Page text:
B - Set Boundaries

Allow yourself to set boundaries, within the workplace, your social life, and any aspect of your life where you feel it’s needed. It is okay to say “no” to social plans and allow your social battery to recharge. People won’t judge you for it, and if they do, maybe reconsider who you spend your time with! Be honest with colleagues and co-workers regarding work expectations, and don’t agree to something if you know it’s going to be detrimental to your mental wellbeing.

C - Resist Comparisons

Just because your mum’s friend Julie on Facebook has been to pilates, gone grocery shopping and is now re-organising her pantry all before 10am on Wednesday, that doesn’t mean your day is any less productive. Productivity will look very different for different people. For some, getting out of bed, having a shower, and eating 3 meals is something to be celebrated. Try not to compare yourself to other people and their accomplishments.

Knowing yourself, and recognising patterns in your behaviour and wellbeing is arguably one of the best ways to prevent burnout. But as always with your mental health, seeking professional help, and talking about your experiences is SO valuable, both for you and others.

What should brands take away from this?

Engaging young people on the subject of mental health has never been so important. Gen Z are the most likely generation to report mental health struggles – in part due to their increased openness to discuss the subject, but also because the pandemic has disproportionately affected them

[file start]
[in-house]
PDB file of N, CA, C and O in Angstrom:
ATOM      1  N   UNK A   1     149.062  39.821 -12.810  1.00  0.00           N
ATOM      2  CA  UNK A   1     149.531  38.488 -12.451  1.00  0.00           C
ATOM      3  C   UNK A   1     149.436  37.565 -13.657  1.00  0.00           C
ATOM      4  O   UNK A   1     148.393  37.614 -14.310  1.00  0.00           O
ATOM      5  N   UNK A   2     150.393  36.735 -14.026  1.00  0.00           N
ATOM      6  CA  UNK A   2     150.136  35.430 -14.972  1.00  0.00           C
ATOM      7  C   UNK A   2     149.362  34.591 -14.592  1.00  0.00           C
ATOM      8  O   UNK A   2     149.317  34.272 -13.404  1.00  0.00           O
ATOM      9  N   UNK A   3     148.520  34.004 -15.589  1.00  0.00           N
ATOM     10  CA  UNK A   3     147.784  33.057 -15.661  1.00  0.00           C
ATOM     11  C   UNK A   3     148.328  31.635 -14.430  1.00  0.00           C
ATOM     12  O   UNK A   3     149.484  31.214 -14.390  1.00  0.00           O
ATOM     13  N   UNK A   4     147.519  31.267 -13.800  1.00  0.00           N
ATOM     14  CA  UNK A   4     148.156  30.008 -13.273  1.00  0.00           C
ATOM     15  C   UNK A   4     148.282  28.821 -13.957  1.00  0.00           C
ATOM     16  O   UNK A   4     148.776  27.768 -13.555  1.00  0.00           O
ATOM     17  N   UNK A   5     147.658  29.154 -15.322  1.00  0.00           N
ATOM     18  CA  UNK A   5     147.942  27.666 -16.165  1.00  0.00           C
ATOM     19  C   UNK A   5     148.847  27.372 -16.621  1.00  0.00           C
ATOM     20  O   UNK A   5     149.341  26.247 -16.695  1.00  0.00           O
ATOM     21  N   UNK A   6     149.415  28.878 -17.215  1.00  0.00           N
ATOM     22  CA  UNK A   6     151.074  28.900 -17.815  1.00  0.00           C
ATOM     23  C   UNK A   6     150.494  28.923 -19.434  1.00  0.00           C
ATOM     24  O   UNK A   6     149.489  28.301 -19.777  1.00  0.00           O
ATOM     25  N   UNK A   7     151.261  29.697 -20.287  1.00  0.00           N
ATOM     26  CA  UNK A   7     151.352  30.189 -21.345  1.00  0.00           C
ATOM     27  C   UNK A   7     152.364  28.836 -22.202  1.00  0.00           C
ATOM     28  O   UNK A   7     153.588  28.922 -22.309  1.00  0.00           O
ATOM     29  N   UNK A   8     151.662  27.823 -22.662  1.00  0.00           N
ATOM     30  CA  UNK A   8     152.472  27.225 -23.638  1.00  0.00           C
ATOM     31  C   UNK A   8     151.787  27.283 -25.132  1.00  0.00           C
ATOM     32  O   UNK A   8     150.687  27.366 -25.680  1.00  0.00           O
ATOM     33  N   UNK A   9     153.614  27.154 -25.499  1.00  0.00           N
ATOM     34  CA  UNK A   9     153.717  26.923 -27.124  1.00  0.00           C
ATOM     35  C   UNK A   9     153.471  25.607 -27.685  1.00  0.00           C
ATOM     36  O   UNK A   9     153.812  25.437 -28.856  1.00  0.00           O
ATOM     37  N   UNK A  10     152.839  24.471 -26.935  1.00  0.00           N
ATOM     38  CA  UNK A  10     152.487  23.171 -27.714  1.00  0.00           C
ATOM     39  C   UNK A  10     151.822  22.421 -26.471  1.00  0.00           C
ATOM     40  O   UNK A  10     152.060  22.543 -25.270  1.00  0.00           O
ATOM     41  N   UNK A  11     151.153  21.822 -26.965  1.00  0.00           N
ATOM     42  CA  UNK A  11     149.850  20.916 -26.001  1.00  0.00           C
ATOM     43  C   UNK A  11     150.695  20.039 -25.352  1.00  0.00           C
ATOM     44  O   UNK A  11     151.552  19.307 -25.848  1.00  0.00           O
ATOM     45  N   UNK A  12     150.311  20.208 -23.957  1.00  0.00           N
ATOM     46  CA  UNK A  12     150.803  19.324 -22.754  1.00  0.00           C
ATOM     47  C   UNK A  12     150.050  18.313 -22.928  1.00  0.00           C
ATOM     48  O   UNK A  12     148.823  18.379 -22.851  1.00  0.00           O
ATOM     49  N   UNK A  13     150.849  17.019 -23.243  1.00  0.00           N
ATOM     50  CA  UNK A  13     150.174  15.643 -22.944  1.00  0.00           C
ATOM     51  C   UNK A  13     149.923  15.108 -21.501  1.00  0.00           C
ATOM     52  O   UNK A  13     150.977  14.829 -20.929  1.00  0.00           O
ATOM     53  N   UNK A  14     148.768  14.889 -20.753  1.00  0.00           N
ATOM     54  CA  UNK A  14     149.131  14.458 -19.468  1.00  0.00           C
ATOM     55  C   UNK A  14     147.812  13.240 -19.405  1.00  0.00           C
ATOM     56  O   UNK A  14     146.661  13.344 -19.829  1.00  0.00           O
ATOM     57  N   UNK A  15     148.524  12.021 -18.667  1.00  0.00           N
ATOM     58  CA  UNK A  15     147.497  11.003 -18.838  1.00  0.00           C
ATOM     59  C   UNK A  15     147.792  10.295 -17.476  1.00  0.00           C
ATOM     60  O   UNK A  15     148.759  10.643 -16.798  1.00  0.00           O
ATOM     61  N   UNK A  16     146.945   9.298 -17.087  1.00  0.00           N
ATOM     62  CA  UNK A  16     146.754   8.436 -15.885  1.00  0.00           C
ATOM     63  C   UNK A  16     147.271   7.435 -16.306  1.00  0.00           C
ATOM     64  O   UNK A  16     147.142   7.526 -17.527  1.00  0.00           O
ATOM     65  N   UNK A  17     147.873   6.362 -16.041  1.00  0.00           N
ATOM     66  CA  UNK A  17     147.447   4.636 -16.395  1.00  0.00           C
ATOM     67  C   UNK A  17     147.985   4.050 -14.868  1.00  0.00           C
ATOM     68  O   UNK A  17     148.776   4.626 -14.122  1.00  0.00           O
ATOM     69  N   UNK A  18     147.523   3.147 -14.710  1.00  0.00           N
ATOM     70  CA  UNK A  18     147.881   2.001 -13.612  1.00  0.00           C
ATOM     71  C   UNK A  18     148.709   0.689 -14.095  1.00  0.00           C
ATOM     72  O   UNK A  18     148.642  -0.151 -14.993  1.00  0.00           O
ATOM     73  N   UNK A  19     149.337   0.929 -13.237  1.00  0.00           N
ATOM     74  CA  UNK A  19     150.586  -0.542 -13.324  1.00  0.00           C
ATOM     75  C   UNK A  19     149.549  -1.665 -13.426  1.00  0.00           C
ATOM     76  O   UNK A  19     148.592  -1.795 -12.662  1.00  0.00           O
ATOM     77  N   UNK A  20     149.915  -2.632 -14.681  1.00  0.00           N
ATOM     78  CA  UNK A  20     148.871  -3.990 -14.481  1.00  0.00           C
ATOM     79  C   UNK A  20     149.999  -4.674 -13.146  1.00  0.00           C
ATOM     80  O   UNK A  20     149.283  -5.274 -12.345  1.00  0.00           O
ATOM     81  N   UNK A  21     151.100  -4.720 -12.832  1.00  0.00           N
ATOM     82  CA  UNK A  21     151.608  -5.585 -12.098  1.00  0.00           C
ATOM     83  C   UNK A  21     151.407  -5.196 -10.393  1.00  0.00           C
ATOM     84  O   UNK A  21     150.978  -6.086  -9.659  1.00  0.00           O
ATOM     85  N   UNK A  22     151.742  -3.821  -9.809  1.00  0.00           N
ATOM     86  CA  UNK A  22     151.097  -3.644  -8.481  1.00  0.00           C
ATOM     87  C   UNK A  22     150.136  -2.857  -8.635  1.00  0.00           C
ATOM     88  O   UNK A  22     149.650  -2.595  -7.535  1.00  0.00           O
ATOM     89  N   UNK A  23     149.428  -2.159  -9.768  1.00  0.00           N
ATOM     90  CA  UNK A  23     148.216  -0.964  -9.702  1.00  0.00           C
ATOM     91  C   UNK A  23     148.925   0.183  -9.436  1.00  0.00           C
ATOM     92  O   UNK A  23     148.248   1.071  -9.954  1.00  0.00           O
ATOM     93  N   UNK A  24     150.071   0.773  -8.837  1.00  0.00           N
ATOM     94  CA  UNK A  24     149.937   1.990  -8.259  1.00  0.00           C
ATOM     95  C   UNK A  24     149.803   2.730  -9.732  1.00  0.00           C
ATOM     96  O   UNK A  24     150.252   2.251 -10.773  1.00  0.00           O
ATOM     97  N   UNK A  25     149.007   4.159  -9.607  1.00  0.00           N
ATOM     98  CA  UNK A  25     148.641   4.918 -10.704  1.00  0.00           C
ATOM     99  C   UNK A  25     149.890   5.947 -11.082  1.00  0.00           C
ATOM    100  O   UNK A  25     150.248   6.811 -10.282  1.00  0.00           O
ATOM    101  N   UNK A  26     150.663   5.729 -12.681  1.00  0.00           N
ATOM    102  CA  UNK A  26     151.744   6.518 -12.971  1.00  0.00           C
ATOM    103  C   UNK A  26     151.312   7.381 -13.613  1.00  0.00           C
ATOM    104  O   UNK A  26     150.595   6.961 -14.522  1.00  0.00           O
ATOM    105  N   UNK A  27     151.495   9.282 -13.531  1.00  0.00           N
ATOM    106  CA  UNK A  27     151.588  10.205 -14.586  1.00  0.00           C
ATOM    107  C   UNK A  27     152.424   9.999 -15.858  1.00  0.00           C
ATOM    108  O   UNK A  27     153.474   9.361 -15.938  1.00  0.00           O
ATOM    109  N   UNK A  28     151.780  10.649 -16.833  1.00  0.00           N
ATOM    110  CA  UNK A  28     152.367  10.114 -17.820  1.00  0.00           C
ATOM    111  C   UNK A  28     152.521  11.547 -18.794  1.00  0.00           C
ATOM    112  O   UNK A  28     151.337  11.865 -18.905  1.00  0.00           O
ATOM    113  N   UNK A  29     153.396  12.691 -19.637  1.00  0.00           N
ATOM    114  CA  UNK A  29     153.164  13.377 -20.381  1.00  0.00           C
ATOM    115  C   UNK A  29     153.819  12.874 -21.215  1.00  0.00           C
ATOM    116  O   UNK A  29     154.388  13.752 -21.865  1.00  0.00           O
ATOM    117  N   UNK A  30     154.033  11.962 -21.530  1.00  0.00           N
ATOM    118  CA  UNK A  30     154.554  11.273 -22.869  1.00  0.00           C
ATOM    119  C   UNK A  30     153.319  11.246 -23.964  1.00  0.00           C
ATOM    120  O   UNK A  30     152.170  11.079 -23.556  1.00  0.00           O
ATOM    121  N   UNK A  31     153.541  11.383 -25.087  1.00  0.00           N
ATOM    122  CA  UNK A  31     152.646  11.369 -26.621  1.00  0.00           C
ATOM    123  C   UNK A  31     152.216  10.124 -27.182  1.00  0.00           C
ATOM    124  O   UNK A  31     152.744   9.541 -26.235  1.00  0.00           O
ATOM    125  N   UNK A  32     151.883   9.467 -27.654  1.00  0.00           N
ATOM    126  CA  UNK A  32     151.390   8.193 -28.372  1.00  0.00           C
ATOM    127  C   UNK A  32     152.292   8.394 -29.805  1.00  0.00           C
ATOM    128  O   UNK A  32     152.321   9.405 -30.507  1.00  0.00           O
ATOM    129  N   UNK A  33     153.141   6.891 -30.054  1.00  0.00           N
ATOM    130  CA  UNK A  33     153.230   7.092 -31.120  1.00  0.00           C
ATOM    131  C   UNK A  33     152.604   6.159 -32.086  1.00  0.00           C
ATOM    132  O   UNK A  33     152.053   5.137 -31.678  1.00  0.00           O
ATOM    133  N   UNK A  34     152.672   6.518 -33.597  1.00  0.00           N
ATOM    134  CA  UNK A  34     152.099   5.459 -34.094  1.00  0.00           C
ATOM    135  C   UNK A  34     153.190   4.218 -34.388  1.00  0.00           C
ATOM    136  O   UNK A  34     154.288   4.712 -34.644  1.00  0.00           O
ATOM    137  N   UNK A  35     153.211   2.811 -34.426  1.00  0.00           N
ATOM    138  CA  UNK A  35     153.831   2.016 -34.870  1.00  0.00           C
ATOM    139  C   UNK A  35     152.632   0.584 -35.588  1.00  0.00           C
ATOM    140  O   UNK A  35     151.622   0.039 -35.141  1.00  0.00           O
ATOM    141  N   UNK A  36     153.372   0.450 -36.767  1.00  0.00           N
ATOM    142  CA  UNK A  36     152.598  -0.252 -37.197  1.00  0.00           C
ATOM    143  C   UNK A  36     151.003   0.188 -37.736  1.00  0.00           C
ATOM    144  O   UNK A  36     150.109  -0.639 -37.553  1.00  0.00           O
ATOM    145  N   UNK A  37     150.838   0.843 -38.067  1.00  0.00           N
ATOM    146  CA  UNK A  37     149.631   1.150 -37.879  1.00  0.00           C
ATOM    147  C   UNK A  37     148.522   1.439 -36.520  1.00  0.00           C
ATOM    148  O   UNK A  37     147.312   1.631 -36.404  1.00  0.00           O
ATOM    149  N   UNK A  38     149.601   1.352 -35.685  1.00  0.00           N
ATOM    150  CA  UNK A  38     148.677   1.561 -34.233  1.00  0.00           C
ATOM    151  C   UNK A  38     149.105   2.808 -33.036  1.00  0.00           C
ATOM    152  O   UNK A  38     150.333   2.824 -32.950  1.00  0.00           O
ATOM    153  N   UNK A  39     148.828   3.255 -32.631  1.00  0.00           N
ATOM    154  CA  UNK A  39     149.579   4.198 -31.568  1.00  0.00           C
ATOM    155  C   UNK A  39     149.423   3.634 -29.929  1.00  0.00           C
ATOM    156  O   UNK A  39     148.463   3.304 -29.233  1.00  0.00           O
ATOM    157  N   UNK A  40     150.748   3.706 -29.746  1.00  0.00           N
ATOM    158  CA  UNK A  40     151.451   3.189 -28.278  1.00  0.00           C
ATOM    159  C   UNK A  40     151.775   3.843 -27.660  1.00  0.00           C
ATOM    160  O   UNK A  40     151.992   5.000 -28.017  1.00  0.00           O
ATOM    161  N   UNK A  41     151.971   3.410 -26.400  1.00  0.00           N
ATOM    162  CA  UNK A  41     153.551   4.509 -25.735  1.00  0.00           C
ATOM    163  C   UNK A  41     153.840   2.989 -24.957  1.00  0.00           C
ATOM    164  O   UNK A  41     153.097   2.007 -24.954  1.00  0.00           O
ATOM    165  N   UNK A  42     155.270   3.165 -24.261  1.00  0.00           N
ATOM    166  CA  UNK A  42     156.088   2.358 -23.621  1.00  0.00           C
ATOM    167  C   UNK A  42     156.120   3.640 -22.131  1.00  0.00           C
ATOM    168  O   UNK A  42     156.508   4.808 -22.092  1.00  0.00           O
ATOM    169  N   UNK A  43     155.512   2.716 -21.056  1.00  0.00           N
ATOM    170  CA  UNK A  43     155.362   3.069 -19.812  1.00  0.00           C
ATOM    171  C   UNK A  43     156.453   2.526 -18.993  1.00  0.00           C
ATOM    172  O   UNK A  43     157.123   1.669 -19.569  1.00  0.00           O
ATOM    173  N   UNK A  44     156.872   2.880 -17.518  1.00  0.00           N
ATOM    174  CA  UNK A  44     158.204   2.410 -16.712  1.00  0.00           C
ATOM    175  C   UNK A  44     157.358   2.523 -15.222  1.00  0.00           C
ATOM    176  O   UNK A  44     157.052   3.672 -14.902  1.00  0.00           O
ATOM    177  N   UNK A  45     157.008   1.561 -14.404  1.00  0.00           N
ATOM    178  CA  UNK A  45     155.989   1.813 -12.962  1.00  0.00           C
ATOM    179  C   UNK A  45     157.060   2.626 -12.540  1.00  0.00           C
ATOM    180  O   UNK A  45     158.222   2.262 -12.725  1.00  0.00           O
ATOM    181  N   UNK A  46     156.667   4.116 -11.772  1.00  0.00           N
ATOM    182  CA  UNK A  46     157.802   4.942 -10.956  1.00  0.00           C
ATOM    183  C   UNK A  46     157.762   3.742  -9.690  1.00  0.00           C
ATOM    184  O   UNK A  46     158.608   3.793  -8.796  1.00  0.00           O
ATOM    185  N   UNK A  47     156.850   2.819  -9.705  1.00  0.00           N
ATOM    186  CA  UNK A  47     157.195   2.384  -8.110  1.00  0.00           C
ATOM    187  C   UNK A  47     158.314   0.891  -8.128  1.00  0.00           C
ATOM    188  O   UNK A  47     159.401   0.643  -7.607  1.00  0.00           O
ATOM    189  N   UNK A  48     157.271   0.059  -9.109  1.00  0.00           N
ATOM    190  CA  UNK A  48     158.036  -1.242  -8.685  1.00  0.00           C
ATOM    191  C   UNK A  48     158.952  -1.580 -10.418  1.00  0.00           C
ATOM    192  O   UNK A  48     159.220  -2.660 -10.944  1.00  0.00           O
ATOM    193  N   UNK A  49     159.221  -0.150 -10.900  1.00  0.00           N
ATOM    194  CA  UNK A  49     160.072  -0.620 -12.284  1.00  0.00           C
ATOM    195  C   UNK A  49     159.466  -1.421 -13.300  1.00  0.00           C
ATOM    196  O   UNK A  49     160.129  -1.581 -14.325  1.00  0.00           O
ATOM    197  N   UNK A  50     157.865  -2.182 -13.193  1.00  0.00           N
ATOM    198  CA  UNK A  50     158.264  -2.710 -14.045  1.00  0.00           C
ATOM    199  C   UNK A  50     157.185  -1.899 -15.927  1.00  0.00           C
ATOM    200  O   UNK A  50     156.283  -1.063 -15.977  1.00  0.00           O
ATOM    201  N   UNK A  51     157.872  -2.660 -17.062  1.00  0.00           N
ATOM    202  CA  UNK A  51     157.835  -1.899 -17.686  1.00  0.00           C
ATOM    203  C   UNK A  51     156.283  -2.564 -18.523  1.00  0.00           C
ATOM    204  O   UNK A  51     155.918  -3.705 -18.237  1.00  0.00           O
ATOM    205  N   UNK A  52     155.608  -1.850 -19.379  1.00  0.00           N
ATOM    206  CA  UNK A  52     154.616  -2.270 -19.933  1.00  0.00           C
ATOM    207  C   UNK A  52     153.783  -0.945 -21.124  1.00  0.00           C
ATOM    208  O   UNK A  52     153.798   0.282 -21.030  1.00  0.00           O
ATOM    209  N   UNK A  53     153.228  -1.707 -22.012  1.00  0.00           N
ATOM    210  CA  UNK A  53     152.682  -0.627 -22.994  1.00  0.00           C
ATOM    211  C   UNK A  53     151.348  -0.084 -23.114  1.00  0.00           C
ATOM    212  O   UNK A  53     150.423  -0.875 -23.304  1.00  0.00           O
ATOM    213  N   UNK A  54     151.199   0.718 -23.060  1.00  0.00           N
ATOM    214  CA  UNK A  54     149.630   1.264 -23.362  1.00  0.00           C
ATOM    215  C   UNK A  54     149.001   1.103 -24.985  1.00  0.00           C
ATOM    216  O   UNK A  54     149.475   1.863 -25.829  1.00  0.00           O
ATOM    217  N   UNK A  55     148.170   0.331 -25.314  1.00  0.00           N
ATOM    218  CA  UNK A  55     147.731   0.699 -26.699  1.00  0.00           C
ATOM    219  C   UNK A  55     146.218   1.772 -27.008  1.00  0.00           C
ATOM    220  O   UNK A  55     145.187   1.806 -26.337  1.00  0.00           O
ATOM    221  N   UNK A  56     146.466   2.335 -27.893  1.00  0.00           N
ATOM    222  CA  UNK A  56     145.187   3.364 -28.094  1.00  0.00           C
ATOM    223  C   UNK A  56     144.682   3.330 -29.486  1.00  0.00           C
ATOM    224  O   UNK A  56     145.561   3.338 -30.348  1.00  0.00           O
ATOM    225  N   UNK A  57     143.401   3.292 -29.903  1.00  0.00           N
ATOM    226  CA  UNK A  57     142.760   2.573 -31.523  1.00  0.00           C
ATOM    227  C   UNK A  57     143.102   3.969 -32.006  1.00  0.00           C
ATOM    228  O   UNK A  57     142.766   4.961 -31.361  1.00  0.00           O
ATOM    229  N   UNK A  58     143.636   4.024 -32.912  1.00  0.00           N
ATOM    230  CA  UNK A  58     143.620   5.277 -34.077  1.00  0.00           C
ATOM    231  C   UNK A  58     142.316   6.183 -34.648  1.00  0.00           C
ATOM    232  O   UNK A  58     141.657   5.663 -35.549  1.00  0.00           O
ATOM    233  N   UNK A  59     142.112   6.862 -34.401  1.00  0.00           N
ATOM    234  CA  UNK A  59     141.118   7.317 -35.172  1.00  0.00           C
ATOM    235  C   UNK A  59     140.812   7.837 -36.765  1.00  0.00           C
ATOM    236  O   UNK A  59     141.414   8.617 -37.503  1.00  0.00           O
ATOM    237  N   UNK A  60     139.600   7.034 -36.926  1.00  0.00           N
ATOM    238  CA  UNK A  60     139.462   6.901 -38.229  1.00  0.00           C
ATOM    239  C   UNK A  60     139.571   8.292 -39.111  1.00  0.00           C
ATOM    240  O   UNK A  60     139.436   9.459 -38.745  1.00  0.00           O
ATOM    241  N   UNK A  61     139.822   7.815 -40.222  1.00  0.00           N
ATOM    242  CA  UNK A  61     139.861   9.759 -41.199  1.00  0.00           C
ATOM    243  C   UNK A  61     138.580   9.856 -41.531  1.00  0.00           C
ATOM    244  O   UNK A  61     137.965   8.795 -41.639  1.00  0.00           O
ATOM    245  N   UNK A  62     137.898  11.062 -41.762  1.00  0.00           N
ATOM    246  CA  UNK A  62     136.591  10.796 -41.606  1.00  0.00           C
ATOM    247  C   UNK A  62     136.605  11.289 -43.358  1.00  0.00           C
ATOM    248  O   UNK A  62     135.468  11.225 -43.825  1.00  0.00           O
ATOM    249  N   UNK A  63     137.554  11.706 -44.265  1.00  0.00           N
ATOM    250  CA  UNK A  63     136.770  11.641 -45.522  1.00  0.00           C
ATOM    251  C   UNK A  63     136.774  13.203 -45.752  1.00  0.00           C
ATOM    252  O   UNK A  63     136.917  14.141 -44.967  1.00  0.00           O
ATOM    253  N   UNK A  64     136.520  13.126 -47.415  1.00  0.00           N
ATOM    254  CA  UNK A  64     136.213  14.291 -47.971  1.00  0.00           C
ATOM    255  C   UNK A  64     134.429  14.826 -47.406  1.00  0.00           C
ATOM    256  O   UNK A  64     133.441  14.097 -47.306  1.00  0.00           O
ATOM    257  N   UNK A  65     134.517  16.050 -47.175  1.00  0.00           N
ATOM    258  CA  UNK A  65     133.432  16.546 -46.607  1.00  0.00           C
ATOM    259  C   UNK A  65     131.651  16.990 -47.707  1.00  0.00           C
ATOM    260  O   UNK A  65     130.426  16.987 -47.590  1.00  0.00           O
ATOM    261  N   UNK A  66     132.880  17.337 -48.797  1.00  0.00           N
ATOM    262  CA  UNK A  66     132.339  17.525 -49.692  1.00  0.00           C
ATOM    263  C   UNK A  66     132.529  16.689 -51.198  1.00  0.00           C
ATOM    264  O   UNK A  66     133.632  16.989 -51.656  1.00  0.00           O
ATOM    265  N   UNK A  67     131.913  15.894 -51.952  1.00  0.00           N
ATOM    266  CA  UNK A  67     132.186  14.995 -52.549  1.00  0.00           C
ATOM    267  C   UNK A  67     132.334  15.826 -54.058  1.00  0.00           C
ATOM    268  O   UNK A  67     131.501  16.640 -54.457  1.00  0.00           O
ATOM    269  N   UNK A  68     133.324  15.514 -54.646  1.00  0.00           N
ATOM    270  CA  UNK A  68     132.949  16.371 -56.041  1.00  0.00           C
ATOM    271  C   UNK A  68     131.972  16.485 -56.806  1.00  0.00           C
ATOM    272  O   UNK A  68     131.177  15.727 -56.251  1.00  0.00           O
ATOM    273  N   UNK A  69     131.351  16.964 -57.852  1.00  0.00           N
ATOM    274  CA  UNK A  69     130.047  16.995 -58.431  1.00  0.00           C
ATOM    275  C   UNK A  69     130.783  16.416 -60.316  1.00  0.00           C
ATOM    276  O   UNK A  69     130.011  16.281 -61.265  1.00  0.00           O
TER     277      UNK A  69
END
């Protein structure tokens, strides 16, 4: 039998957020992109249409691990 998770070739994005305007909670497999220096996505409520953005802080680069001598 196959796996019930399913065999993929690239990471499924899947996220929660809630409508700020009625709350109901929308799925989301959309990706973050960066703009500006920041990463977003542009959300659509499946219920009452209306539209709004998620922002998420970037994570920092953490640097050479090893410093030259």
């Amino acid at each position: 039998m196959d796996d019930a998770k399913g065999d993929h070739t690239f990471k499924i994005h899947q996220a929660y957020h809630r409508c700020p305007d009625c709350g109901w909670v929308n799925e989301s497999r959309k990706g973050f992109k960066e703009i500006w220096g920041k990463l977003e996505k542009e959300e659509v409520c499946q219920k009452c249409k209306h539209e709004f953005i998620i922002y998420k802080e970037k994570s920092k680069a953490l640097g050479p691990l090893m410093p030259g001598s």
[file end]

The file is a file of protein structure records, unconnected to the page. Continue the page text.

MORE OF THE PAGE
For employers of Gen Z and brands that market to them, tackling burnout is vital for both retaining the best talent, but also attracting the most engaged new customers. Simply tapping the ‘burnout’ buzzword is not enough: brands should address concerns internally (Gen Z have a keen eye for inauthentic brand activity) and use marketing initiatives to offer genuine help to young people. For inspiration, we’ve listed the best mental health campaigns here

If you’d like to understand more about how to engage meaningfully with Gen Z on mental health matters or create a comprehensive mental health campaign, get in contact. We’ll talk you through how you can use your marketing efforts to uplift young people and become a force for good in the mental health conversation.


We’ve written about mental health for Gen Z before. Check out the links below to help deepen your understanding: